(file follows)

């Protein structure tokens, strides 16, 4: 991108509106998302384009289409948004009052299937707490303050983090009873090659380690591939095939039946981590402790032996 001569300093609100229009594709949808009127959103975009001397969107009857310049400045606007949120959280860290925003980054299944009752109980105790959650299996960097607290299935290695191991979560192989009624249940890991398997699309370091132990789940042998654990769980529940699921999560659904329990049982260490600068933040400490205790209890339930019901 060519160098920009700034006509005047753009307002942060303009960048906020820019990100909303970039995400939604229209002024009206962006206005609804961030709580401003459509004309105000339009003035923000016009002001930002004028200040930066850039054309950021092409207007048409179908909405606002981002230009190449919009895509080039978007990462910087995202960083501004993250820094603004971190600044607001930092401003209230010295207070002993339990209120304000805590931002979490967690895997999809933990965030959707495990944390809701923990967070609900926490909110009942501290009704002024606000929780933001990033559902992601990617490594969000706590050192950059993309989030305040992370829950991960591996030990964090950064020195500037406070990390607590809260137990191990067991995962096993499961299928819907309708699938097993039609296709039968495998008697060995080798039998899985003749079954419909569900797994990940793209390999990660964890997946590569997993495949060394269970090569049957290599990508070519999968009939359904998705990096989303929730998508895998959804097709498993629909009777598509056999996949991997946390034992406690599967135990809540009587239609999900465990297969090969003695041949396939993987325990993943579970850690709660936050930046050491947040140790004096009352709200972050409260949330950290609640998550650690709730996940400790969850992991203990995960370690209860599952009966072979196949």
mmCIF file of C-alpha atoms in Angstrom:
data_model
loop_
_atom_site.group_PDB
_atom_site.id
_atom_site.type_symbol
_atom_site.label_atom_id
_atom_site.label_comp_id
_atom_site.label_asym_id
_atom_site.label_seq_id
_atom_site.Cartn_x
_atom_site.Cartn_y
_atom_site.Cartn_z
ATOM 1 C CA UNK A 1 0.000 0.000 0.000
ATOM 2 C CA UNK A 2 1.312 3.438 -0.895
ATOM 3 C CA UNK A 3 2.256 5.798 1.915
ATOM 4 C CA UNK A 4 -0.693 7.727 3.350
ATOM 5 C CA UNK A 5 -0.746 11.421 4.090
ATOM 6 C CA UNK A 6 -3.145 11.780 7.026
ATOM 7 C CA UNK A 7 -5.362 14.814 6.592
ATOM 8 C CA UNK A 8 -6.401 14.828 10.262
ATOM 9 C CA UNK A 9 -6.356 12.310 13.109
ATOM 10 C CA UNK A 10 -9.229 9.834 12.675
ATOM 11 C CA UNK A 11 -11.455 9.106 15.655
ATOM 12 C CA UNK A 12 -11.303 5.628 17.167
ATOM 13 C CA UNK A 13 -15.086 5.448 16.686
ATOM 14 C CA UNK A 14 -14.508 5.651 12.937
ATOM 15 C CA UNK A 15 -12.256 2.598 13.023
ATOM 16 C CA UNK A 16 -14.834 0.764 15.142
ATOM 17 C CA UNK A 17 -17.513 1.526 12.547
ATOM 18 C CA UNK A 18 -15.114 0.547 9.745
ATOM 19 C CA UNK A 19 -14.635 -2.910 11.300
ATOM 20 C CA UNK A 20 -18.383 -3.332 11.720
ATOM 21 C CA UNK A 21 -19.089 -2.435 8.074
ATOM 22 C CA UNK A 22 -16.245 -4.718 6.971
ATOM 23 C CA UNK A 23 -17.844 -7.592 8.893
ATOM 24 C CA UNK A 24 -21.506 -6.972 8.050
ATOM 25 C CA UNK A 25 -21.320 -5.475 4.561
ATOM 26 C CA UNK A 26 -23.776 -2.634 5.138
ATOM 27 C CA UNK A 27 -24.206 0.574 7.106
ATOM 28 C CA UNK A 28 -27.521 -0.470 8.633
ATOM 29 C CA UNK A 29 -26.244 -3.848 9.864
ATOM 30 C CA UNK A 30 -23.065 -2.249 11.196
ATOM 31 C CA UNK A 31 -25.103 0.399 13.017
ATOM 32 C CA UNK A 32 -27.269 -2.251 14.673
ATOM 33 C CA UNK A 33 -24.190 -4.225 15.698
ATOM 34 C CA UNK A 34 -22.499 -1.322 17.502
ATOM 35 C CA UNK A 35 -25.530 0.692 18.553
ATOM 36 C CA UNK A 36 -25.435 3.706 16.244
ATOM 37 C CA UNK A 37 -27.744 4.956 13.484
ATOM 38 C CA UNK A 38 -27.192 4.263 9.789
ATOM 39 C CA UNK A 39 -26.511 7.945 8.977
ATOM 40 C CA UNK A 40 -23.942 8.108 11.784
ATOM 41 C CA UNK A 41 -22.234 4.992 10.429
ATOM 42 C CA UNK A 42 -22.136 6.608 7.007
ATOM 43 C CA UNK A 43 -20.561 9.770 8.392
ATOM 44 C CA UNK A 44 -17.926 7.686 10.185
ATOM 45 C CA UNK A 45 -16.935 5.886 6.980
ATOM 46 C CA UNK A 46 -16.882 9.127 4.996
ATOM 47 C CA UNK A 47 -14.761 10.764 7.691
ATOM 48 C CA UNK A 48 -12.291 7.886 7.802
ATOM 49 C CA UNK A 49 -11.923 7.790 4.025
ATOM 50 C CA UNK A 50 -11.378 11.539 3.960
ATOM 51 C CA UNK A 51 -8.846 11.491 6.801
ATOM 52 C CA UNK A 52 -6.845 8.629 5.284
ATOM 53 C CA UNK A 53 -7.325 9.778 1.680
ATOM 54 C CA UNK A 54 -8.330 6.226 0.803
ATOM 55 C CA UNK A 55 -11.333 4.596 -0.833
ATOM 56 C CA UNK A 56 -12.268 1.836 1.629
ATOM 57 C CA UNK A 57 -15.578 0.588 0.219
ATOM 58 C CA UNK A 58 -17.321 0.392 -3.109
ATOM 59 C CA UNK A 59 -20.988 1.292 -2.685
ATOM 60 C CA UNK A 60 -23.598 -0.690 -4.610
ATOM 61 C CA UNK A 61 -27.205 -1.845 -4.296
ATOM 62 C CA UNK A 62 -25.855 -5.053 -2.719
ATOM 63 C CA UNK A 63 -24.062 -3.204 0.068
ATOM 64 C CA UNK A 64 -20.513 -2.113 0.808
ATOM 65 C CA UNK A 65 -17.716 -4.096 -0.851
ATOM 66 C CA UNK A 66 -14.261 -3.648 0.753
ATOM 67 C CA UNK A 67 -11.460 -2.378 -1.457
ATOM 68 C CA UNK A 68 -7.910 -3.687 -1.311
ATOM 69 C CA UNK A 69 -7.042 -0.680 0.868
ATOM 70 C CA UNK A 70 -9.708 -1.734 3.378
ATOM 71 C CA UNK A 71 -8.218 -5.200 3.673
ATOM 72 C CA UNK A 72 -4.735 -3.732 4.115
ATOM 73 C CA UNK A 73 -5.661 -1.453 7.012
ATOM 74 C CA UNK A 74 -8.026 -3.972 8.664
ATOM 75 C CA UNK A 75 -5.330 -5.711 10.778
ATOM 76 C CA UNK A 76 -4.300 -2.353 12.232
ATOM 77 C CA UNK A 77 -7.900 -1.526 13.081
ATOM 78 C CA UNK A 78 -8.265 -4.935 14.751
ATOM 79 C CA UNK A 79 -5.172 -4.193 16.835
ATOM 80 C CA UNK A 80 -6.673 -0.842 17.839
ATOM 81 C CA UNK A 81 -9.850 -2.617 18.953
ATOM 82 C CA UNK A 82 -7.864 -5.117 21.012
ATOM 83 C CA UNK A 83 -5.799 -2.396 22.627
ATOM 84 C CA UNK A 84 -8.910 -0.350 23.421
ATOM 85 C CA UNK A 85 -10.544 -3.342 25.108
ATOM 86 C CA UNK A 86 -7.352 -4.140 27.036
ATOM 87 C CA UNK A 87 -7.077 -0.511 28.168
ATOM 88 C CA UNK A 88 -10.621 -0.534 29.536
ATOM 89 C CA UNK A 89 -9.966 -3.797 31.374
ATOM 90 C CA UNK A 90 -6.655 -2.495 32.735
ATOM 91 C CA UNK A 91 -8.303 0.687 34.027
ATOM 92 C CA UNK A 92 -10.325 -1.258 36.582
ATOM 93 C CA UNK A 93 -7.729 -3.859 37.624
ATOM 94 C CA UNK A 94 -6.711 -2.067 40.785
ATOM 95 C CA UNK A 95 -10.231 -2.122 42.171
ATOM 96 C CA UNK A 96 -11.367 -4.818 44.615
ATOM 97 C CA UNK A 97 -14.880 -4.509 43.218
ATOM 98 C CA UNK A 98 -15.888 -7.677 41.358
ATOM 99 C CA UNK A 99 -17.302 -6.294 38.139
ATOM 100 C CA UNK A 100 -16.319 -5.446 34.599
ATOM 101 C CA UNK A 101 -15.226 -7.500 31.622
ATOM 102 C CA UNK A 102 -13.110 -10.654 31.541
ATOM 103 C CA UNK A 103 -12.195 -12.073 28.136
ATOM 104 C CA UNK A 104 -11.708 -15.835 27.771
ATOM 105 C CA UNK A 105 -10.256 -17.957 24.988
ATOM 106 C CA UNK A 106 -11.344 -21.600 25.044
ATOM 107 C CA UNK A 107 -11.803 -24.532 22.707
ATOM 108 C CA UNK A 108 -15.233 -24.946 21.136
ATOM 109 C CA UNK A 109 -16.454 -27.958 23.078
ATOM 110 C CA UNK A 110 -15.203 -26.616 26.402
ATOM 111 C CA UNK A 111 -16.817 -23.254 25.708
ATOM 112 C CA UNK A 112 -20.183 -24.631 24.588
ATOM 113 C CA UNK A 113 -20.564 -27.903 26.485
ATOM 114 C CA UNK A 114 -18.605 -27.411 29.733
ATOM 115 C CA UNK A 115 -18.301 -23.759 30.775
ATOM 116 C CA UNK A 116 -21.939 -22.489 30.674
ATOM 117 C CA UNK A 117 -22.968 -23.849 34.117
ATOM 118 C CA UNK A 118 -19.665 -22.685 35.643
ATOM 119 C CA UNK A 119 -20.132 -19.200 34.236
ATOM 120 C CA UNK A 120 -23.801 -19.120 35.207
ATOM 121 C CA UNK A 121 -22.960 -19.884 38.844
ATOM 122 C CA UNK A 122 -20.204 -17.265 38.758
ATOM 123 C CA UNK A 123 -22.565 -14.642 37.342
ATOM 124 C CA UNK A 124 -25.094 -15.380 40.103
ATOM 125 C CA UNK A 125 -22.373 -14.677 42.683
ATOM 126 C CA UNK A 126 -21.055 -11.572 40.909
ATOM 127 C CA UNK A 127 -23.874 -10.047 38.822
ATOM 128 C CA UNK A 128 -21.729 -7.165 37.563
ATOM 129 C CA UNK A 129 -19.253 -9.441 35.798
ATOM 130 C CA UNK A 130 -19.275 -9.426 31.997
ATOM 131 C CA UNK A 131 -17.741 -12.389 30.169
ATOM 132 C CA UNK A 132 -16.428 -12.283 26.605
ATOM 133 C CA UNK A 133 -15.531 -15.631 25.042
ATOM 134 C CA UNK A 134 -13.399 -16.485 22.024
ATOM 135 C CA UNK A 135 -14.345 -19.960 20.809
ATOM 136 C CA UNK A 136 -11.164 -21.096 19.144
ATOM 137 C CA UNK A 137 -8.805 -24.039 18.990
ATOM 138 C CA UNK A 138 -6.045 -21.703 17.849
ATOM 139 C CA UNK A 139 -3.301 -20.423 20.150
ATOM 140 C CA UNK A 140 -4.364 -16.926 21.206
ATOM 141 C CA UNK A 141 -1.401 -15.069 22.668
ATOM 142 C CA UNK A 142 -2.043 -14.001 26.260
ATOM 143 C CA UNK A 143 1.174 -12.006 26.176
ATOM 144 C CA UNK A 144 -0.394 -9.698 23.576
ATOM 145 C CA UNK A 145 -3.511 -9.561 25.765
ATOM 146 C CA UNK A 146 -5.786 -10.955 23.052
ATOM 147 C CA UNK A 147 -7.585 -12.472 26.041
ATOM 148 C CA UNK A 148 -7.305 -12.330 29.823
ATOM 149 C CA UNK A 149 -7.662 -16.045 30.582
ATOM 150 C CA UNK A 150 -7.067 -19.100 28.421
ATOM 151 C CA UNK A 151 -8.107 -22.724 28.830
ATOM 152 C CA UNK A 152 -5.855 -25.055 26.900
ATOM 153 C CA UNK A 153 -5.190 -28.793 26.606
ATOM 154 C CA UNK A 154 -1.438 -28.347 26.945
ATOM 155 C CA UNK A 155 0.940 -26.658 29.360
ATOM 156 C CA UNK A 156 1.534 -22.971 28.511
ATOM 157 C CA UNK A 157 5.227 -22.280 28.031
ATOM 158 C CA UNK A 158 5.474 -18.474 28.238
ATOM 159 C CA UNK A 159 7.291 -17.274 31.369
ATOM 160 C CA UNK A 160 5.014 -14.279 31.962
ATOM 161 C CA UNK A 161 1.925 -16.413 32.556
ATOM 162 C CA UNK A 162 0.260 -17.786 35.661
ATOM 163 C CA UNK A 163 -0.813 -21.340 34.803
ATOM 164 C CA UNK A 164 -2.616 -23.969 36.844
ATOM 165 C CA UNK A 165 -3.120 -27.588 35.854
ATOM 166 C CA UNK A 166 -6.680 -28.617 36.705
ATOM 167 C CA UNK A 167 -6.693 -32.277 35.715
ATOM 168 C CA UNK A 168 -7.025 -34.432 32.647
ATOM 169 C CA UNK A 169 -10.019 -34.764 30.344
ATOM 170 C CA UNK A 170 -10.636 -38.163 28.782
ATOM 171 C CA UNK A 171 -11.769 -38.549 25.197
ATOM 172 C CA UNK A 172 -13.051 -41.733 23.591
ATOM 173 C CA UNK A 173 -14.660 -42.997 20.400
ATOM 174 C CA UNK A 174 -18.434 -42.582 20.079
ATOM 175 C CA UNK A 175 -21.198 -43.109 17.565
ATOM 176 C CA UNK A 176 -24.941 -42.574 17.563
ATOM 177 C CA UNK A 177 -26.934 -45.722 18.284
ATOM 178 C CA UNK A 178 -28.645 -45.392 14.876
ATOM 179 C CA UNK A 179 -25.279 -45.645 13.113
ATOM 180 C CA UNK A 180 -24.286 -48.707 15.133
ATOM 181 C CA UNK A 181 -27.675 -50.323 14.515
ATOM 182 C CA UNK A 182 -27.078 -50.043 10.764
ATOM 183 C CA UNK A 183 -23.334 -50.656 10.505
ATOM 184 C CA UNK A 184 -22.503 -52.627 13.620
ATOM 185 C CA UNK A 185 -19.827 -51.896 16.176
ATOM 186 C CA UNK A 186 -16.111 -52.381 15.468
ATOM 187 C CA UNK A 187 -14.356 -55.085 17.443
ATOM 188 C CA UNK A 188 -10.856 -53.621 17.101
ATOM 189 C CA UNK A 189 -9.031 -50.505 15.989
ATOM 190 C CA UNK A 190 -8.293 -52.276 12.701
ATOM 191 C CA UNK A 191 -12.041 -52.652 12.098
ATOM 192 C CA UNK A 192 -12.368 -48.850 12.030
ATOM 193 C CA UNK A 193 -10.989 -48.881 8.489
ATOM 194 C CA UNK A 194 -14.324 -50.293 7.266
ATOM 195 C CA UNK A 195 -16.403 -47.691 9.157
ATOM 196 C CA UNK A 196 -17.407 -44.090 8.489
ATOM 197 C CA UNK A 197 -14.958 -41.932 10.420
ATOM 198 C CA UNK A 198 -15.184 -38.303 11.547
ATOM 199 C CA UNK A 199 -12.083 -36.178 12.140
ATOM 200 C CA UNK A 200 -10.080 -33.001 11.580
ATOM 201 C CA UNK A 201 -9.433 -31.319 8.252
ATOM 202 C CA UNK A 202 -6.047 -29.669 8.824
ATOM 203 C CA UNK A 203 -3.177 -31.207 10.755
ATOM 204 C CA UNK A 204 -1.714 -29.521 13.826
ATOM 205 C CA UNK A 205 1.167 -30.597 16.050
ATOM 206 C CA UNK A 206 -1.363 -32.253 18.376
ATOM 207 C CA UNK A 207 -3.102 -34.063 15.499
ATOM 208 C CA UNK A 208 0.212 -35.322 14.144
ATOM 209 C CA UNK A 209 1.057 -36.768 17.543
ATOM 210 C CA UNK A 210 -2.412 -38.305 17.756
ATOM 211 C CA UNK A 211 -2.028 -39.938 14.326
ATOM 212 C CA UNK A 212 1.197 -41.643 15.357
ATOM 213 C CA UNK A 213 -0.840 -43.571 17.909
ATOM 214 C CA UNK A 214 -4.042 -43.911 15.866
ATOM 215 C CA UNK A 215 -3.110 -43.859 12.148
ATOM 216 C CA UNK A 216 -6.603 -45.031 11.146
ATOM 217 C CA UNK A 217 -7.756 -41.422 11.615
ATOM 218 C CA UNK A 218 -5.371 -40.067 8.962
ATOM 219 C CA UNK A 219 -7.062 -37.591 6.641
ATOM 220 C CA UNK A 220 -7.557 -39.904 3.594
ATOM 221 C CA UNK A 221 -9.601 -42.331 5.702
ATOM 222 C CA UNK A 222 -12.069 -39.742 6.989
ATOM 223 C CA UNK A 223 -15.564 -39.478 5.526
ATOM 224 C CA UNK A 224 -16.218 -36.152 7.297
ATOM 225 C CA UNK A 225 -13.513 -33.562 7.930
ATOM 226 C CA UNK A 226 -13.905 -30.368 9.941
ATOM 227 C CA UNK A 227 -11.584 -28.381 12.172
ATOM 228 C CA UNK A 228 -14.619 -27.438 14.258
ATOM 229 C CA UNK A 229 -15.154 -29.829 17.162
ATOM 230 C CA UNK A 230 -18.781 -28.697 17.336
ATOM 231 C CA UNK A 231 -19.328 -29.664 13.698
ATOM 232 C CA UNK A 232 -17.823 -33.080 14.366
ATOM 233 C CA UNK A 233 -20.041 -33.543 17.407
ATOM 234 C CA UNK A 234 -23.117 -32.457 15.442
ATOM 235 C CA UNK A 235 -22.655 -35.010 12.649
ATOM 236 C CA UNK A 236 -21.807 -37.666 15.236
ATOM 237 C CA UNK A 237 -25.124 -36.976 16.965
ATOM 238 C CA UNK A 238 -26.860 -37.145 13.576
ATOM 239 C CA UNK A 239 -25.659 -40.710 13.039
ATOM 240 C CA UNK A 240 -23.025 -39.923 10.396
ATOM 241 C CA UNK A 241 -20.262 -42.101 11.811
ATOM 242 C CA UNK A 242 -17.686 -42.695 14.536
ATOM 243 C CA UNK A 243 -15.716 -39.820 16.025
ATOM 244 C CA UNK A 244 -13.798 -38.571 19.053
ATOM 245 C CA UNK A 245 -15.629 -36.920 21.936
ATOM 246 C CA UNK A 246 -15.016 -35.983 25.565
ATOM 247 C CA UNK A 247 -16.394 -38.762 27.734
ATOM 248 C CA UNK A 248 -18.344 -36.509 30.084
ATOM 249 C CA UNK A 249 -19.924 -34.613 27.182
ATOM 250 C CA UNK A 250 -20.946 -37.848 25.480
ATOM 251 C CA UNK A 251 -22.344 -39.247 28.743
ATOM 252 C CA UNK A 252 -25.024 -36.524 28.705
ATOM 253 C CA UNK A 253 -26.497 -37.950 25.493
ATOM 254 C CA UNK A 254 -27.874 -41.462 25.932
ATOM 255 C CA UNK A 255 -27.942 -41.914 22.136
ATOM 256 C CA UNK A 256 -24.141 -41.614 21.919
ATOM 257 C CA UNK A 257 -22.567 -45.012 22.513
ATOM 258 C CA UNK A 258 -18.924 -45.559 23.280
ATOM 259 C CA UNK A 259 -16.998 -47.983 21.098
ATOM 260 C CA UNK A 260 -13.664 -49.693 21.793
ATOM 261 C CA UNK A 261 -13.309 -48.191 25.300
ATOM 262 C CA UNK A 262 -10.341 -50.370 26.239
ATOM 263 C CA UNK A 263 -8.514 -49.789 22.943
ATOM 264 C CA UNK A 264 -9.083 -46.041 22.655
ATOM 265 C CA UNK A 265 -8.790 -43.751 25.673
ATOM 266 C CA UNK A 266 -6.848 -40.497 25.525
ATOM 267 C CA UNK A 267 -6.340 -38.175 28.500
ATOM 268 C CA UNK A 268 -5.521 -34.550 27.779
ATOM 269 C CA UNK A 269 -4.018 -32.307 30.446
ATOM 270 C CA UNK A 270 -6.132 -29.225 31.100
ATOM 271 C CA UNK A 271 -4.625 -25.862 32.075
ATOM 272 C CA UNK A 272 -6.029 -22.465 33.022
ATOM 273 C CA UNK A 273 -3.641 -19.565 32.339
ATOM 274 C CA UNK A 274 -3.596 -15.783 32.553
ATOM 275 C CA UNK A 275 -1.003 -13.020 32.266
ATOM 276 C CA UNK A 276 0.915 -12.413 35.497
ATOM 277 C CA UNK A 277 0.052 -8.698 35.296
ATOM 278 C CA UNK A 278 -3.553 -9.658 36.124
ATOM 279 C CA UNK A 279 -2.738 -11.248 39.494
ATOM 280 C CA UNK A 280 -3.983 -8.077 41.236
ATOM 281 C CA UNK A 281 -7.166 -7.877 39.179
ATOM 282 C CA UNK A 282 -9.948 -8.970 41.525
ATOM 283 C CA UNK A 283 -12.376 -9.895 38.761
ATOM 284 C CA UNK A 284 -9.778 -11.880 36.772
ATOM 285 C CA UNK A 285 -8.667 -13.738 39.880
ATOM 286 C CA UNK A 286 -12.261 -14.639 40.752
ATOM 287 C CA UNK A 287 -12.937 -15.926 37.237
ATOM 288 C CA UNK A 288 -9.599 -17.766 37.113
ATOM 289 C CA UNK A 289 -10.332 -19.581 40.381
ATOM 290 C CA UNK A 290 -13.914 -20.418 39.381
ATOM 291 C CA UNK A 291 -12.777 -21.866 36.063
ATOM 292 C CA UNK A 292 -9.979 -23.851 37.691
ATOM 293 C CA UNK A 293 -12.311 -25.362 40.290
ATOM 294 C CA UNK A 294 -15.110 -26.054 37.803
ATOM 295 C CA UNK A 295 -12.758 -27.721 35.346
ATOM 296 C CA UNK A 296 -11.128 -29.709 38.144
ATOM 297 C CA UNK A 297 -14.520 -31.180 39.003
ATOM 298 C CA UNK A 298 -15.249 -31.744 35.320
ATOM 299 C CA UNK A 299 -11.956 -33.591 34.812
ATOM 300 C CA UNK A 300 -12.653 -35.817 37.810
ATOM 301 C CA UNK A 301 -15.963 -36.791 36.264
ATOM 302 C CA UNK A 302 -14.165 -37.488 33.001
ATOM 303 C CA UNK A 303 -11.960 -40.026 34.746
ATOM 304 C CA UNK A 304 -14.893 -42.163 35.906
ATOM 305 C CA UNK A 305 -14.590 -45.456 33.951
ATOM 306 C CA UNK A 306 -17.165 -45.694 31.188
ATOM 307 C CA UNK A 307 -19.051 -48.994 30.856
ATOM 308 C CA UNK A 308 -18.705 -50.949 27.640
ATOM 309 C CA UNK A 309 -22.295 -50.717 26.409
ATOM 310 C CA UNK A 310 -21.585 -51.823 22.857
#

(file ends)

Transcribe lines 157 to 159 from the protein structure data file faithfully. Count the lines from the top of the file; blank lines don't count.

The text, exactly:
ATOM 143 C CA UNK A 143 1.174 -12.006 26.176
ATOM 144 C CA UNK A 144 -0.394 -9.698 23.576
ATOM 145 C CA UNK A 145 -3.511 -9.561 25.765